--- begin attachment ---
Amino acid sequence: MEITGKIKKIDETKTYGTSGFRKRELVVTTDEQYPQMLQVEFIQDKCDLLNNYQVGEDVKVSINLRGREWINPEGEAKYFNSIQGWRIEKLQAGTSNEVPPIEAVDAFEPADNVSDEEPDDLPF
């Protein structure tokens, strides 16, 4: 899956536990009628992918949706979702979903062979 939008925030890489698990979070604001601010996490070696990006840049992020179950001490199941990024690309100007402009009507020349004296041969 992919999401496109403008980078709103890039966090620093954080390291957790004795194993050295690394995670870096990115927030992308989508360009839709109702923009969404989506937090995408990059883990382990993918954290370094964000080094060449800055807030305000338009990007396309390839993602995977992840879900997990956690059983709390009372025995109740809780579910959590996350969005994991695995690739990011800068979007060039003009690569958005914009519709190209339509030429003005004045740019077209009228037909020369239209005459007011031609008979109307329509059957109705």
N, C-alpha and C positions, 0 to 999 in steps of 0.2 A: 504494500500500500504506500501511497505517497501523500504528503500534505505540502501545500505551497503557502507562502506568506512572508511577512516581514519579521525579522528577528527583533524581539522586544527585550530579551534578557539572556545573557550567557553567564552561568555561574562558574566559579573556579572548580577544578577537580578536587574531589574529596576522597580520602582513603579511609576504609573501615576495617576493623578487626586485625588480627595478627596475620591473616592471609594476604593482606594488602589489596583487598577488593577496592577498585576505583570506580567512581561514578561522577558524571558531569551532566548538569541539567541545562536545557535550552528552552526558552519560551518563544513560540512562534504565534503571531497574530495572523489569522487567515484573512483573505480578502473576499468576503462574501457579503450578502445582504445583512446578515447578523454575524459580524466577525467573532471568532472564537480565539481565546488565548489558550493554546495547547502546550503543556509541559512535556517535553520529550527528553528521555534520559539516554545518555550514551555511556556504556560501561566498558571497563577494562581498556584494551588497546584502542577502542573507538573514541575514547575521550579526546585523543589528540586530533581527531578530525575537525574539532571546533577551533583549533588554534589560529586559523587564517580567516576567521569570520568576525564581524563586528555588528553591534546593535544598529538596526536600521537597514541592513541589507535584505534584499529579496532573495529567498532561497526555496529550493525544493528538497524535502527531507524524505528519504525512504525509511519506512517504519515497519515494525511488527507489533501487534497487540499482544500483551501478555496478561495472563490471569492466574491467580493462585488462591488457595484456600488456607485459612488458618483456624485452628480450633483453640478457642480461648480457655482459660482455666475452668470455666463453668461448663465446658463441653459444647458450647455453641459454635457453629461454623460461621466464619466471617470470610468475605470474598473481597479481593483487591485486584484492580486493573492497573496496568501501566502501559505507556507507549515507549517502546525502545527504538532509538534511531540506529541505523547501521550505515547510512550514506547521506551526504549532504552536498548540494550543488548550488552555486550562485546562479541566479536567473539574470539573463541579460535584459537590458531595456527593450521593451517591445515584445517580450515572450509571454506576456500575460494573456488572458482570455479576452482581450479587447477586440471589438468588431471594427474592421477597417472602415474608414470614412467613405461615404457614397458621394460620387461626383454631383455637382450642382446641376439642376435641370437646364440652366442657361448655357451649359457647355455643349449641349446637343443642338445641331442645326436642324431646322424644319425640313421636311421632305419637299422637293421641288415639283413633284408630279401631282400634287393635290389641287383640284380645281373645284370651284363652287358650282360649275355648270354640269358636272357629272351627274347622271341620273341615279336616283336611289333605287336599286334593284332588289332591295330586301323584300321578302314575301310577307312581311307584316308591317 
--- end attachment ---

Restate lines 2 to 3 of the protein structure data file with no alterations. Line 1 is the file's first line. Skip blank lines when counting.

């Protein structure tokens, strides 16, 4: 899956536990009628992918949706979702979903062979 939008925030890489698990979070604001601010996490070696990006840049992020179950001490199941990024690309100007402009009507020349004296041969 992919999401496109403008980078709103890039966090620093954080390291957790004795194993050295690394995670870096990115927030992308989508360009839709109702923009969404989506937090995408990059883990382990993918954290370094964000080094060449800055807030305000338009990007396309390839993602995977992840879900997990956690059983709390009372025995109740809780579910959590996350969005994991695995690739990011800068979007060039003009690569958005914009519709190209339509030429003005004045740019077209009228037909020369239209005459007011031609008979109307329509059957109705």
N, C-alpha and C positions, 0 to 999 in steps of 0.2 A: 504494500500500500504506500501511497505517497501523500504528503500534505505540502501545500505551497503557502507562502506568506512572508511577512516581514519579521525579522528577528527583533524581539522586544527585550530579551534578557539572556545573557550567557553567564552561568555561574562558574566559579573556579572548580577544578577537580578536587574531589574529596576522597580520602582513603579511609576504609573501615576495617576493623578487626586485625588480627595478627596475620591473616592471609594476604593482606594488602589489596583487598577488593577496592577498585576505583570506580567512581561514578561522577558524571558531569551532566548538569541539567541545562536545557535550552528552552526558552519560551518563544513560540512562534504565534503571531497574530495572523489569522487567515484573512483573505480578502473576499468576503462574501457579503450578502445582504445583512446578515447578523454575524459580524466577525467573532471568532472564537480565539481565546488565548489558550493554546495547547502546550503543556509541559512535556517535553520529550527528553528521555534520559539516554545518555550514551555511556556504556560501561566498558571497563577494562581498556584494551588497546584502542577502542573507538573514541575514547575521550579526546585523543589528540586530533581527531578530525575537525574539532571546533577551533583549533588554534589560529586559523587564517580567516576567521569570520568576525564581524563586528555588528553591534546593535544598529538596526536600521537597514541592513541589507535584505534584499529579496532573495529567498532561497526555496529550493525544493528538497524535502527531507524524505528519504525512504525509511519506512517504519515497519515494525511488527507489533501487534497487540499482544500483551501478555496478561495472563490471569492466574491467580493462585488462591488457595484456600488456607485459612488458618483456624485452628480450633483453640478457642480461648480457655482459660482455666475452668470455666463453668461448663465446658463441653459444647458450647455453641459454635457453629461454623460461621466464619466471617470470610468475605470474598473481597479481593483487591485486584484492580486493573492497573496496568501501566502501559505507556507507549515507549517502546525502545527504538532509538534511531540506529541505523547501521550505515547510512550514506547521506551526504549532504552536498548540494550543488548550488552555486550562485546562479541566479536567473539574470539573463541579460535584459537590458531595456527593450521593451517591445515584445517580450515572450509571454506576456500575460494573456488572458482570455479576452482581450479587447477586440471589438468588431471594427474592421477597417472602415474608414470614412467613405461615404457614397458621394460620387461626383454631383455637382450642382446641376439642376435641370437646364440652366442657361448655357451649359457647355455643349449641349446637343443642338445641331442645326436642324431646322424644319425640313421636311421632305419637299422637293421641288415639283413633284408630279401631282400634287393635290389641287383640284380645281373645284370651284363652287358650282360649275355648270354640269358636272357629272351627274347622271341620273341615279336616283336611289333605287336599286334593284332588289332591295330586301323584300321578302314575301310577307312581311307584316308591317 